These elements are (1) that the firefighter was actually employed as a firefighter for two years prior to the onset of the injury, (2) the injury occurred within six months of participating in the act of firefighting, and (3) the person has been actively employed by a fire department for five years in West Virginia, has not used tobacco products in 10 years, and is not over the age of 65.

SB79 adds three conditions to the original list of cancers. They are bladder cancer, mesothelioma, and testicular cancer. Additionally, counsel explained that the amendment to add conditions to SB79 would expire on July 1, 2027, unless approved otherwise by the Legislature.

Senator Chandler Swope of Mercer County asked whether there is scientific evidence that those categories of cancer were more prominent in firefighters than in others. Counsel did not know. However, the rebuttable presumption can be challenged if evidence arises that casts doubt on the applicability of the bill.

Senator Bill Hamilton of Upshur County asked whether the five-year requirement can be the combined total of time spent at multiple departments or whether it had to be five years with one fire department. Counsel believed that the time could be split.

Senator Ryan Weld of Brooke County, sponsor of the bill, said the three new forms of cancer were not originally included because the likelihood of them being seen is lower.

The Committee agreed to the language of the committee substitute, and it was reported to the full Senate under the recommendation that it be passed.






Committee advances 2 school-related bills


The Senate Education Committee approved two measures at its meeting Thursday, one involving the state’s ongoing bus-driver shortage.

Senate Bill 41

Senate Bill 41 establishes a minimum net enrollment of 1,200 students for county boards. The bill’s provisions affect boards of education in Calhoun, Gilmer and Wirt counties, according to Senate Education Chair Amy Grady of Mason County.

Current law establishes a 1,400-student enrollment “floor,” determined by dividing the state’s “lowest county student population density by the county’s actual student population density,” adding that amount to the county’s actual enrollment, and increasing the figure 10%.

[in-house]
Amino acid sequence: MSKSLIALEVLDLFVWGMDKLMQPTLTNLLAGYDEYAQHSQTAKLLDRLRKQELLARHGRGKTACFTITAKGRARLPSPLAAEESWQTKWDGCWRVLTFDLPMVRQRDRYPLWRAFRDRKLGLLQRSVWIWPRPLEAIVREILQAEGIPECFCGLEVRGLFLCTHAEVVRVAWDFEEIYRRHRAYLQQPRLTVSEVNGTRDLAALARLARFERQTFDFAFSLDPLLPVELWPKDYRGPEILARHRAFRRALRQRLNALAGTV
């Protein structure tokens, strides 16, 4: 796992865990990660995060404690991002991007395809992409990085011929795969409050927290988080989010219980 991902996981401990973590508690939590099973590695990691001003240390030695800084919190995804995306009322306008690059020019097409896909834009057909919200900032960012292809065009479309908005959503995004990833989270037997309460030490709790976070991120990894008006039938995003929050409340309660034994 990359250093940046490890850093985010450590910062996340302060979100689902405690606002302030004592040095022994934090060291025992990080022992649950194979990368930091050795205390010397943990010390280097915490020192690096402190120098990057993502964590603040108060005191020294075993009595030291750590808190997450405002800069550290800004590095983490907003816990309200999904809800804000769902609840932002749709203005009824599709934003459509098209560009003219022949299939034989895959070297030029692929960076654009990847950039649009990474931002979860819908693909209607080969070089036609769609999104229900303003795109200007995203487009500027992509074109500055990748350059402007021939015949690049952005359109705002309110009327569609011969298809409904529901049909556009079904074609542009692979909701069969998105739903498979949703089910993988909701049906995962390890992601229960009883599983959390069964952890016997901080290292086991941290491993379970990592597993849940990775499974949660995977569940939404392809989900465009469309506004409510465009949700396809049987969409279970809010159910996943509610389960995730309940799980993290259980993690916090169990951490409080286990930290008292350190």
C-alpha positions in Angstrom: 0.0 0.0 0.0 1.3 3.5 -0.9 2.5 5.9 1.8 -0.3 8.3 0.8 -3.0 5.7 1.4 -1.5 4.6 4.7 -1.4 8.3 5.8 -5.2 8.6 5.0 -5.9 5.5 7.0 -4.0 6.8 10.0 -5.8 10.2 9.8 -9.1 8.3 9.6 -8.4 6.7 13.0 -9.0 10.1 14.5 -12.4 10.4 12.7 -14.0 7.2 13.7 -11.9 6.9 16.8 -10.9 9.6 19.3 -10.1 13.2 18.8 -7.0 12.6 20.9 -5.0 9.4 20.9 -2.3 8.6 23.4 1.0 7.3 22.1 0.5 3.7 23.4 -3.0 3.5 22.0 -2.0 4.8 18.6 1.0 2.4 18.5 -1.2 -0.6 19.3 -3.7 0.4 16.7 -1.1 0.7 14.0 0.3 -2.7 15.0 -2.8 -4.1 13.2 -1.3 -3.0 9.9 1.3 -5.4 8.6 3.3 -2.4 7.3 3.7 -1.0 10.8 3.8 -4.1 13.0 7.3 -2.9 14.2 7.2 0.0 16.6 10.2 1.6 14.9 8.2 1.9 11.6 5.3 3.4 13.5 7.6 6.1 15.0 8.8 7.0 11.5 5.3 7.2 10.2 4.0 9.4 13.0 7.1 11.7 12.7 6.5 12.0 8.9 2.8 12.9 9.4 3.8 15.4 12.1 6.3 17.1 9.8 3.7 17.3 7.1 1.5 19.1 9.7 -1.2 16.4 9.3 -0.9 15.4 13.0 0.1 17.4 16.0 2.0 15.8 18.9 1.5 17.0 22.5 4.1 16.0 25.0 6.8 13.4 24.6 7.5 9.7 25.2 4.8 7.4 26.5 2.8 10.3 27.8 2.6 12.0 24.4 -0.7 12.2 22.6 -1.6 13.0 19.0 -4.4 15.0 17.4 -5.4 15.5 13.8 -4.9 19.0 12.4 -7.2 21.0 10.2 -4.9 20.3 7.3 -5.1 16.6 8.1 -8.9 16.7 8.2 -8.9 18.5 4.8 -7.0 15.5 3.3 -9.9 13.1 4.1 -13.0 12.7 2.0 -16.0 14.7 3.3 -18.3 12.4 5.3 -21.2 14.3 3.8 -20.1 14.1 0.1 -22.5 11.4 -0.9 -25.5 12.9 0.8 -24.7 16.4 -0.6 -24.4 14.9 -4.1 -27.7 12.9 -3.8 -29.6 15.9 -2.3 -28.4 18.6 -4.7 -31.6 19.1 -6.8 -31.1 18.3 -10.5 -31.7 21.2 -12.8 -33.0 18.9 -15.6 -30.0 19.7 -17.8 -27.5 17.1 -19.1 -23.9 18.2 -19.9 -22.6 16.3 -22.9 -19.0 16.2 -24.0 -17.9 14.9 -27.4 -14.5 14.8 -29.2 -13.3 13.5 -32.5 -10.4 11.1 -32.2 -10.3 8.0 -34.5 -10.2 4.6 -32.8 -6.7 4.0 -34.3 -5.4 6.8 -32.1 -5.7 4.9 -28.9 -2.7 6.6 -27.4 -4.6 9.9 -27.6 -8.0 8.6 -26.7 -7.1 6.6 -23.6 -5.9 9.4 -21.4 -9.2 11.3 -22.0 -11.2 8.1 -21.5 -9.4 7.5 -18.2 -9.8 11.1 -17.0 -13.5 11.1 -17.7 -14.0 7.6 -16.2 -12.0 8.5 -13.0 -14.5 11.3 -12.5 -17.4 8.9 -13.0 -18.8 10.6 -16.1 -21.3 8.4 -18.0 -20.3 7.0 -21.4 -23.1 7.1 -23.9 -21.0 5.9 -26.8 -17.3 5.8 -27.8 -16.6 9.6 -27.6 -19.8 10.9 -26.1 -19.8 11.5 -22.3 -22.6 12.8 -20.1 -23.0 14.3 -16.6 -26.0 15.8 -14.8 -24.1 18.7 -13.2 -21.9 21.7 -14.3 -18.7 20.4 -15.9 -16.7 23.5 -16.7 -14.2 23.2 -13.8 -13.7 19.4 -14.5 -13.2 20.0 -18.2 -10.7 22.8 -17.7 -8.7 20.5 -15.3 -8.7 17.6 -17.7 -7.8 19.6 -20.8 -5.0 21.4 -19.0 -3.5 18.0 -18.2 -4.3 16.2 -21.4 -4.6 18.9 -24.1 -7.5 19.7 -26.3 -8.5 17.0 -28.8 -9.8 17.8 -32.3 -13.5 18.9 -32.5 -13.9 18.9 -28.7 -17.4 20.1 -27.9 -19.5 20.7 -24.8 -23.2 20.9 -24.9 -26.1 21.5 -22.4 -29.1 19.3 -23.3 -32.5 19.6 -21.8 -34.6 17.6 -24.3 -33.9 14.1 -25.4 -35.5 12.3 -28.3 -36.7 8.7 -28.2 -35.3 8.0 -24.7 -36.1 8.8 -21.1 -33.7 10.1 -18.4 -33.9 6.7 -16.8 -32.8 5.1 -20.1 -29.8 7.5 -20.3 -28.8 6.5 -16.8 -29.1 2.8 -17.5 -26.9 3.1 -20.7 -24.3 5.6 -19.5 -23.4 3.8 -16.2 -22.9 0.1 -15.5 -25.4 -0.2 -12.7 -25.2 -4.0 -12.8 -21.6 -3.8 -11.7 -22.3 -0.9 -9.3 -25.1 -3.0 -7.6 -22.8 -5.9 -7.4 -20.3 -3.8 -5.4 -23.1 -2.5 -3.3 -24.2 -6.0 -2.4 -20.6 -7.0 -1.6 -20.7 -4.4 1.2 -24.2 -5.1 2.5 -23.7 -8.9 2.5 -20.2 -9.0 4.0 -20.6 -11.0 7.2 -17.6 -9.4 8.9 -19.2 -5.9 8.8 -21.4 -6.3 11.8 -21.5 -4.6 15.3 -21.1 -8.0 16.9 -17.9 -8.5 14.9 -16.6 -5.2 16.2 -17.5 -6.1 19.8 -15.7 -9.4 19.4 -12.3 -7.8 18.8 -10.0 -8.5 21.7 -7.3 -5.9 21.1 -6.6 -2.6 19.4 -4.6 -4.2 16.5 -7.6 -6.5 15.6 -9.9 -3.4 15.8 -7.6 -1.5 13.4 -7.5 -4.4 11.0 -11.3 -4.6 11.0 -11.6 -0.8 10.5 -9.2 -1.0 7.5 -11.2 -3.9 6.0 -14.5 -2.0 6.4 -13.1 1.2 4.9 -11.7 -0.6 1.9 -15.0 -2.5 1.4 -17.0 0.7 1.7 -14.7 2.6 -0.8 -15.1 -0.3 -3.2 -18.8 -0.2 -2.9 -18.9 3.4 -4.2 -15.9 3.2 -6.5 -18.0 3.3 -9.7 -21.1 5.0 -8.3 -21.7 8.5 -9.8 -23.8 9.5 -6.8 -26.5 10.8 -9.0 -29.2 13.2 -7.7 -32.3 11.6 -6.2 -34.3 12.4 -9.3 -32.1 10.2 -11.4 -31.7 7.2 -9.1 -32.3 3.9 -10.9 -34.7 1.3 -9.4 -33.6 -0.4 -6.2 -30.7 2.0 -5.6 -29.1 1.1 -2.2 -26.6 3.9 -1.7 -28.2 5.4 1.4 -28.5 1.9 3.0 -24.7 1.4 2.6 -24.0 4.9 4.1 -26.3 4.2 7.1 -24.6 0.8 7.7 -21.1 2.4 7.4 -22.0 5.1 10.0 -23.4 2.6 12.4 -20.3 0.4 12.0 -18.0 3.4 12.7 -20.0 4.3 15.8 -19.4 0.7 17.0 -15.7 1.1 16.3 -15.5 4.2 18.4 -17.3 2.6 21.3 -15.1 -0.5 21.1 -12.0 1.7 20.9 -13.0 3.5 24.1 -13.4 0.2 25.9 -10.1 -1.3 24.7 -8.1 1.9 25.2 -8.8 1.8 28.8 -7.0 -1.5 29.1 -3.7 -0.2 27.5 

Senators Vince Deeds of Greenbrier County and Mike Oliverio of Monongalia County asked whether the 1,200 figure replaces the exiting 1,400 enrollment floor.

Based on response by Senate counsel and Senator Grady, the 1,400 calculation remains, although the bill stipulates “in no event shall the net enrollment be set below 1,200 (students), beginning with the next school year and subsequent years.”

County boards wouldn’t be penalized by the 1,200-student “threshold” in terms of a related school aid formula provision requiring boards to use state school funding to ensure deployment of a specific number of professional instructional personnel or educators who work directly with students.

Senate Bill 56

Senate Bill 56 defines “area of critical need and shortage for substitute bus operators.” The bill would allow retirees (State Teachers Retirement System Code citation) to be employed as substitute bus operators for an unlimited number of days each fiscal year without affecting their monthly retirement benefit.

“Area of critical need and shortage for substitute bus operators,” as defined by SB56, “means that the number of available qualified substitute bus operators in the county who are not retired and are available and willing to accept substitute bus operator assignments is insufficient to meet the projected need for qualified substitute bus operators.”

A county board is required to adopt a policy the state Board of Education must approve to use the bill’s provisions.

Retired bus operators are considered “day-to-day, temporary, part-time employees. The substitutes are not eligible for additional pension or other benefits paid to regularly employed employees and may not accrue seniority” and could continue in the positions until the position is filled with a regularly employed bus operator “fully qualified for the position.”

Senator Grady said most county boards were affected by bus operator shortages.